Aim To compare standard short-wavelength fundus autofluorescence (SW-FAF) and near infrared-wavelength fundus autofluorescence (NIR-FAF) in detecting geographic atrophy (GA) secondary to age-related macular degeneration, and its retinal sensitivity impairment.
Methods Twenty-five consecutive patients (36 eyes) affected by GA were studied by means of fundus autofluorescence imaging, using both SW-FAF (excitation: 488 nm, emission >500 nm) and NIR-FAF (excitation: 787 nm, emission >800 nm). All patients underwent microperimetry to assess fixation characteristics and retinal sensitivity.
Results In the extrafoveal region, the total hypoautofluorescent (hypo-FAF) area was significantly wider with NIR-FAF than with SW-FAF (8.03±6.68 mm2 vs 7.37±6.34 mm2 respectively; p=0.005). In the foveal area, the total hypo-FAF area was smaller with NIR-FAF than with SW-FAF (0.19±0.03 mm2 versus 0.42±0.12 mm2 respectively; p=0.008). Foveal sparing was larger at NIR-FAF compared with SW-FAF (p=0.021). In nine cases (25%) the site of fixation was hypoautofluorescent on SW-FAF, but normal on NIR-FAF with preserved retinal sensitivity.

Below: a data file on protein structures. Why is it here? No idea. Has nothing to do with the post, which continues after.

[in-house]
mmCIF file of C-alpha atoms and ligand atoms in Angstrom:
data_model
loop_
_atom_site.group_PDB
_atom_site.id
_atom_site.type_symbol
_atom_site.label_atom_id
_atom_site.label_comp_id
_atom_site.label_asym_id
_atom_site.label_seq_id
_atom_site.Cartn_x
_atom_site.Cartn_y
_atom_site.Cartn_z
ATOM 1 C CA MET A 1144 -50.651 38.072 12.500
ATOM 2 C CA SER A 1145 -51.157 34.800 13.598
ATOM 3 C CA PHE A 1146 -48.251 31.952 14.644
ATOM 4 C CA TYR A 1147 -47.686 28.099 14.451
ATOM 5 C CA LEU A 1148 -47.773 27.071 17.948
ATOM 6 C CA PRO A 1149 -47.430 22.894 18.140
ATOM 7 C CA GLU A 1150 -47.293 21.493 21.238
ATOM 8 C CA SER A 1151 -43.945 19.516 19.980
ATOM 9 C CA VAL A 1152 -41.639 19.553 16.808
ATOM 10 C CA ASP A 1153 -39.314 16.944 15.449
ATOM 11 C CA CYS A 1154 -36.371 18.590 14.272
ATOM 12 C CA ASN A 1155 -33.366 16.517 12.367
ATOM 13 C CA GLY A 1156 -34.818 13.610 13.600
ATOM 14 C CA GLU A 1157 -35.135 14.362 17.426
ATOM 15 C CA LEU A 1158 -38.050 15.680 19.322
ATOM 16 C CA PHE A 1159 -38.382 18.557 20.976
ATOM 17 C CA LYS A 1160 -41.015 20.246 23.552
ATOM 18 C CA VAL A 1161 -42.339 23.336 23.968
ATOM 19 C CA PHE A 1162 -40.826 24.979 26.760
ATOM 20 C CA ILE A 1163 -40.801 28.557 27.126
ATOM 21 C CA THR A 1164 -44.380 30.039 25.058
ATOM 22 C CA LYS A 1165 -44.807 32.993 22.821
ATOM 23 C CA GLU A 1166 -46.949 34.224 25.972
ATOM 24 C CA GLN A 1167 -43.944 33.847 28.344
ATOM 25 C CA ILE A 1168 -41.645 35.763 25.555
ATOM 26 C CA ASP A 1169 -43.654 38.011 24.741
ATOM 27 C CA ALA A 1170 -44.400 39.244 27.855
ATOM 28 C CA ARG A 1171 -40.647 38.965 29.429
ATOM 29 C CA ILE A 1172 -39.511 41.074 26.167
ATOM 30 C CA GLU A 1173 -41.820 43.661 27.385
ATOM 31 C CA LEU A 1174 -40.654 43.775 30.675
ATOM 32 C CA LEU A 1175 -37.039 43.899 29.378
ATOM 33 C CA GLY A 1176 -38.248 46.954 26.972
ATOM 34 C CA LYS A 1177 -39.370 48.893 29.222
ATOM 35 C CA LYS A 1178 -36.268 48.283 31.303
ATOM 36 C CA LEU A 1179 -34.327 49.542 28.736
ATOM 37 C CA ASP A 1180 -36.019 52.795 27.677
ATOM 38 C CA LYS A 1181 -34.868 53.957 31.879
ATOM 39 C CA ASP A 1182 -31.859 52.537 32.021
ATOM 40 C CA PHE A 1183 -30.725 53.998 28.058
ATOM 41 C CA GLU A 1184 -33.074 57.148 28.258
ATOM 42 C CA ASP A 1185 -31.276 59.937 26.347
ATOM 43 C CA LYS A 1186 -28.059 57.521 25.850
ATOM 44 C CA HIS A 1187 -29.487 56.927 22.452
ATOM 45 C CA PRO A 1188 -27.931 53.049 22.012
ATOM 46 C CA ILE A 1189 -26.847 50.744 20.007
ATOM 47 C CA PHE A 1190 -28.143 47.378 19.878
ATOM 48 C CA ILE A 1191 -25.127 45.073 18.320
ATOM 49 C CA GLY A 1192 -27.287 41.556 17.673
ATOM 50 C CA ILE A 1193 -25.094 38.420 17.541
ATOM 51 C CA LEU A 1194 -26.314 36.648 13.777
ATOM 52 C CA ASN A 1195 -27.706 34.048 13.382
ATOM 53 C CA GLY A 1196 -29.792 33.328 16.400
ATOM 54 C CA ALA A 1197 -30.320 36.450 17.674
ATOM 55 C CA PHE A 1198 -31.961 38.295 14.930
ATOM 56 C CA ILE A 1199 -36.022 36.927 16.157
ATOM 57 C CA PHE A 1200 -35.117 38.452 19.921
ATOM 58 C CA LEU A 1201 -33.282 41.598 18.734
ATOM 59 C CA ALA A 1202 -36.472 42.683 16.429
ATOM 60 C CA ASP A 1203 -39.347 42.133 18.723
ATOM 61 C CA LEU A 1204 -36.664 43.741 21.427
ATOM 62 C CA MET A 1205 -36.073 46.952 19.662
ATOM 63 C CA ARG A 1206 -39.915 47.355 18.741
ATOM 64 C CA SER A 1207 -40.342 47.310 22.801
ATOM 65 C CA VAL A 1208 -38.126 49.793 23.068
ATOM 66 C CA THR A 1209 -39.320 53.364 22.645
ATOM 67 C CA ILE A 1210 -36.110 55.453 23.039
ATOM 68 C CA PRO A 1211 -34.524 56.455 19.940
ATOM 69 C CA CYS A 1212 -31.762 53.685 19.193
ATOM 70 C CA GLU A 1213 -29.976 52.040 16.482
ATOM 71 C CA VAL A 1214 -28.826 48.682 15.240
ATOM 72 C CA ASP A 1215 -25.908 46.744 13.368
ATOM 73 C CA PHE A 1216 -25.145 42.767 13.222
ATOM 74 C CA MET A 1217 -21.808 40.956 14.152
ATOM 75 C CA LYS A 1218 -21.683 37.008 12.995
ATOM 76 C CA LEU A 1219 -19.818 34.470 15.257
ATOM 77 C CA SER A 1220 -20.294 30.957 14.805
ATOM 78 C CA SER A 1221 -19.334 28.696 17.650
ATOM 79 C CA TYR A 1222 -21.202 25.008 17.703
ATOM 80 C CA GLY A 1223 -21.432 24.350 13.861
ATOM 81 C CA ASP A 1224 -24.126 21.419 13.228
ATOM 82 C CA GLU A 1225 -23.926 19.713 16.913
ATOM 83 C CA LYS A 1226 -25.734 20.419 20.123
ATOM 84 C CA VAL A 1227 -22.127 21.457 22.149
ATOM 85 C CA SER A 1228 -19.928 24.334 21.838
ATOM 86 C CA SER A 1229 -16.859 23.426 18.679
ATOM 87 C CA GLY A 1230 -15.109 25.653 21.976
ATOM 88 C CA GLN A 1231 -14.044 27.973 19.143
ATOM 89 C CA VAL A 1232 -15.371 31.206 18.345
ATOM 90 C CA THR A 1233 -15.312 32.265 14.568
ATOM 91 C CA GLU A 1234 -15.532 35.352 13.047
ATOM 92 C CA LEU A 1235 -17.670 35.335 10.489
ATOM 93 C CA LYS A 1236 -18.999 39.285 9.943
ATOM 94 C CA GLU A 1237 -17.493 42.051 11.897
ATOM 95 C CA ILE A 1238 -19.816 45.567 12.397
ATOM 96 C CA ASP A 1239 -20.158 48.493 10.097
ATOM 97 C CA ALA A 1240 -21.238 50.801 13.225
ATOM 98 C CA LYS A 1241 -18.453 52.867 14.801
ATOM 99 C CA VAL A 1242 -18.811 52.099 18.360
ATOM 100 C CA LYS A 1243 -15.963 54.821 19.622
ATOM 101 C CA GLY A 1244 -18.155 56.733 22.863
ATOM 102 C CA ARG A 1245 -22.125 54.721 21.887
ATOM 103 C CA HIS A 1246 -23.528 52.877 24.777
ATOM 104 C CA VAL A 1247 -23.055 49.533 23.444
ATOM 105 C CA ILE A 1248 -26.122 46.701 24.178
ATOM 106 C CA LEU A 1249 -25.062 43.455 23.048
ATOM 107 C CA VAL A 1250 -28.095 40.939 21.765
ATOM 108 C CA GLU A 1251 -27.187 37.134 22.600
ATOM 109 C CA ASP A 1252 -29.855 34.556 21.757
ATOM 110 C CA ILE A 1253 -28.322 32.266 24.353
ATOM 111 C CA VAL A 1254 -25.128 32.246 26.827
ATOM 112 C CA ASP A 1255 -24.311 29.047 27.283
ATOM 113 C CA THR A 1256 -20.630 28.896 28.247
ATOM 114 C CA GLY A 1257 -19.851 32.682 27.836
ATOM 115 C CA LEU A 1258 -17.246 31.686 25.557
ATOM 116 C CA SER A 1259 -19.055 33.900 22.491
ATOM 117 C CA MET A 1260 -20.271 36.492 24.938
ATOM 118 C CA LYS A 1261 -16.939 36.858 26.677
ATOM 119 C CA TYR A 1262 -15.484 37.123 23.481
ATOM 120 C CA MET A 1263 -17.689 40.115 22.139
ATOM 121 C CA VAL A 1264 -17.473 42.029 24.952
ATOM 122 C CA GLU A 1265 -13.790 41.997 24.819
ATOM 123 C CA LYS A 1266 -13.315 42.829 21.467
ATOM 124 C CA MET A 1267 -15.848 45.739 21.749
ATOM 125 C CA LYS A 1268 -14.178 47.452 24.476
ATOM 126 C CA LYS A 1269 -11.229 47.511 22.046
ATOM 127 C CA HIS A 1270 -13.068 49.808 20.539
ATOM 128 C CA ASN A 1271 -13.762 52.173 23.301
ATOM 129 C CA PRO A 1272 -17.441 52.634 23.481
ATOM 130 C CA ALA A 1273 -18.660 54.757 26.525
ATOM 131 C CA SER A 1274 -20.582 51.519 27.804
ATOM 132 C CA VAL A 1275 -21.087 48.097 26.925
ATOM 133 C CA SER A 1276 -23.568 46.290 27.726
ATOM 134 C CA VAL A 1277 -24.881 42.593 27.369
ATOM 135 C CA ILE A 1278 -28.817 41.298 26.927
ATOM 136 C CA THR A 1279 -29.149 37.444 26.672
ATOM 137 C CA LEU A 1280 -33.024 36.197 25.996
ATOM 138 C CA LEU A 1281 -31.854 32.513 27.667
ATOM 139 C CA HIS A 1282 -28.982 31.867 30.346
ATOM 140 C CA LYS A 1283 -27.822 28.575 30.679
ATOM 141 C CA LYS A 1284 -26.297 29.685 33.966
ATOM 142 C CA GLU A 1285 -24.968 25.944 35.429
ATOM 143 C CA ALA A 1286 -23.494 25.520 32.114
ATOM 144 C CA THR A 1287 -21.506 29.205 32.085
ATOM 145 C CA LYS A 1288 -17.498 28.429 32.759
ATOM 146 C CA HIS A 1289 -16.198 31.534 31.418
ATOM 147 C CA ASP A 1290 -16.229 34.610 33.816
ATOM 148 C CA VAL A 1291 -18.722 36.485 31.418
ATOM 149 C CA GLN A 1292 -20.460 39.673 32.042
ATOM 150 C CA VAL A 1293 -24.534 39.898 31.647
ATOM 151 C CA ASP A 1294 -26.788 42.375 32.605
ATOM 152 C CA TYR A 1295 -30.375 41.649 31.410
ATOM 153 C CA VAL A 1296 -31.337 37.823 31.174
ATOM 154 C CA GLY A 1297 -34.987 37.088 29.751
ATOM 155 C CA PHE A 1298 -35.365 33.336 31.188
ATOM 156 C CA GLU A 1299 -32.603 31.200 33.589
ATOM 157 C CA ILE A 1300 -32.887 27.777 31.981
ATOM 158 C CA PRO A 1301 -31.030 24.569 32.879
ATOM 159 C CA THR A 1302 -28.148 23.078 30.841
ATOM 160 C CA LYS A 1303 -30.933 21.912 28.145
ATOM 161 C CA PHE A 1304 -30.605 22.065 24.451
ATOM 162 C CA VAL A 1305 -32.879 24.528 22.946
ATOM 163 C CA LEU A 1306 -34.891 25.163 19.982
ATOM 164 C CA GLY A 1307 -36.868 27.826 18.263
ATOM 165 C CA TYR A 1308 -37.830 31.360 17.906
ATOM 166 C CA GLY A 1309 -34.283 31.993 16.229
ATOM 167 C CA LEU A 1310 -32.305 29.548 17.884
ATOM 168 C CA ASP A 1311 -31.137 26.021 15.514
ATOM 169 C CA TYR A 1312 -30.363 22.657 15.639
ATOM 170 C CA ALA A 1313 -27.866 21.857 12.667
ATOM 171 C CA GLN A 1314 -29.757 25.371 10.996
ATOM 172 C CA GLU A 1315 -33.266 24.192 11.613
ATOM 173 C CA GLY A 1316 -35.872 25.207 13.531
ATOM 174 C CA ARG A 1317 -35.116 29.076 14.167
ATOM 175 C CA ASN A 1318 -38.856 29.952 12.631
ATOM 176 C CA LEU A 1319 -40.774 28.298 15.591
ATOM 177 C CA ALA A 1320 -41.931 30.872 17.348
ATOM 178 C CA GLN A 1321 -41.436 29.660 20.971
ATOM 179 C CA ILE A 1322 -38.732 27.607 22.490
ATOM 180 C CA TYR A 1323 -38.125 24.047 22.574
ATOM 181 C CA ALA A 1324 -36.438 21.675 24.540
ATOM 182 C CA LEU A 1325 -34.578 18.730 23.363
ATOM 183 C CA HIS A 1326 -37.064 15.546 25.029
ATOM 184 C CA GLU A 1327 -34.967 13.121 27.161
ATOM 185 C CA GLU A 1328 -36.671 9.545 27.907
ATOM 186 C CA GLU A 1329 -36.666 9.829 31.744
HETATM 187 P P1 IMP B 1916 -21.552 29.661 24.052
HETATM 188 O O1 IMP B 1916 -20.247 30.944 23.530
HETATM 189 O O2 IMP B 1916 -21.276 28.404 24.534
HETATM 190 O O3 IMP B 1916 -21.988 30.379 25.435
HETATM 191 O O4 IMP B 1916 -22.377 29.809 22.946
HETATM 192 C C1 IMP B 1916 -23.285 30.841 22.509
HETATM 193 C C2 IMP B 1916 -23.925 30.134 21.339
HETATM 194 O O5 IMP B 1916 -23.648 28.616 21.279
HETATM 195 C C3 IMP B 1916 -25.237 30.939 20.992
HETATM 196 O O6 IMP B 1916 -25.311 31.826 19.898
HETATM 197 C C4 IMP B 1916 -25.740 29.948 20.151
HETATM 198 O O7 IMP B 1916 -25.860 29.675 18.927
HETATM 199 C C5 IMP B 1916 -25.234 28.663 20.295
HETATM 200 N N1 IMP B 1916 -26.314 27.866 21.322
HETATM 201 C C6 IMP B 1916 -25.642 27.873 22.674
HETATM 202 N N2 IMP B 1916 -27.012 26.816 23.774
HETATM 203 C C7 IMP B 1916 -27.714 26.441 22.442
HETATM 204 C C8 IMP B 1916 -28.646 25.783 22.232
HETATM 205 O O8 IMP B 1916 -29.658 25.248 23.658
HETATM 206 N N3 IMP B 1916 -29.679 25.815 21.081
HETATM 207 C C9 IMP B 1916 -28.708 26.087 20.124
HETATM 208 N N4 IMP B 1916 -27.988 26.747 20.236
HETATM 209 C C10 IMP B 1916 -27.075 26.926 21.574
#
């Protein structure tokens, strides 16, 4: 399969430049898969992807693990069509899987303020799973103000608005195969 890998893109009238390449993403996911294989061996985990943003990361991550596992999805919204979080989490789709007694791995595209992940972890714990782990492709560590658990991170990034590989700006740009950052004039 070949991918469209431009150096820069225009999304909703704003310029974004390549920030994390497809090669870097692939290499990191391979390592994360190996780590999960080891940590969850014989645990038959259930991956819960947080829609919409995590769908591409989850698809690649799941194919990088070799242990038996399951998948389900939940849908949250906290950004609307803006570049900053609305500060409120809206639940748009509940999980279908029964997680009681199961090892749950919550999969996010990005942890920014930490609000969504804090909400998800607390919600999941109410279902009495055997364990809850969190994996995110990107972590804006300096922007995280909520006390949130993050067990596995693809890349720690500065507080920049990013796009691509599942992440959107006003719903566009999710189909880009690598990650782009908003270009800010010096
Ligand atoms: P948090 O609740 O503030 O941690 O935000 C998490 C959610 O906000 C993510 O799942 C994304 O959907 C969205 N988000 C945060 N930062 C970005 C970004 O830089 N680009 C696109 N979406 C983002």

Conclusions Standard SW-FAF may overestimate GA in the foveal area, correctly detected by NIR-FAF. In the extrafoveal area, SW-FAF may underestimate GA. Standard SW-FAF should be integrated with NIR FAF when detecting and following GA to avoid inconsistent results and misinterpretation, from both a morphological and functional perspective. Microperimetry helps to quantify retinal sensitivity in GA.
- Geographic atrophy
- age-related macular degeneration
- fundus autofluorescence
- diagnostic tests/investigation
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Linked articles 189498.
Competing interests None.
Patient consent Obtained.
Ethics approval Ethics approval was provided by the Local Ethics Committee of the University of Padua.
Provenance and peer review Not commissioned; externally peer reviewed.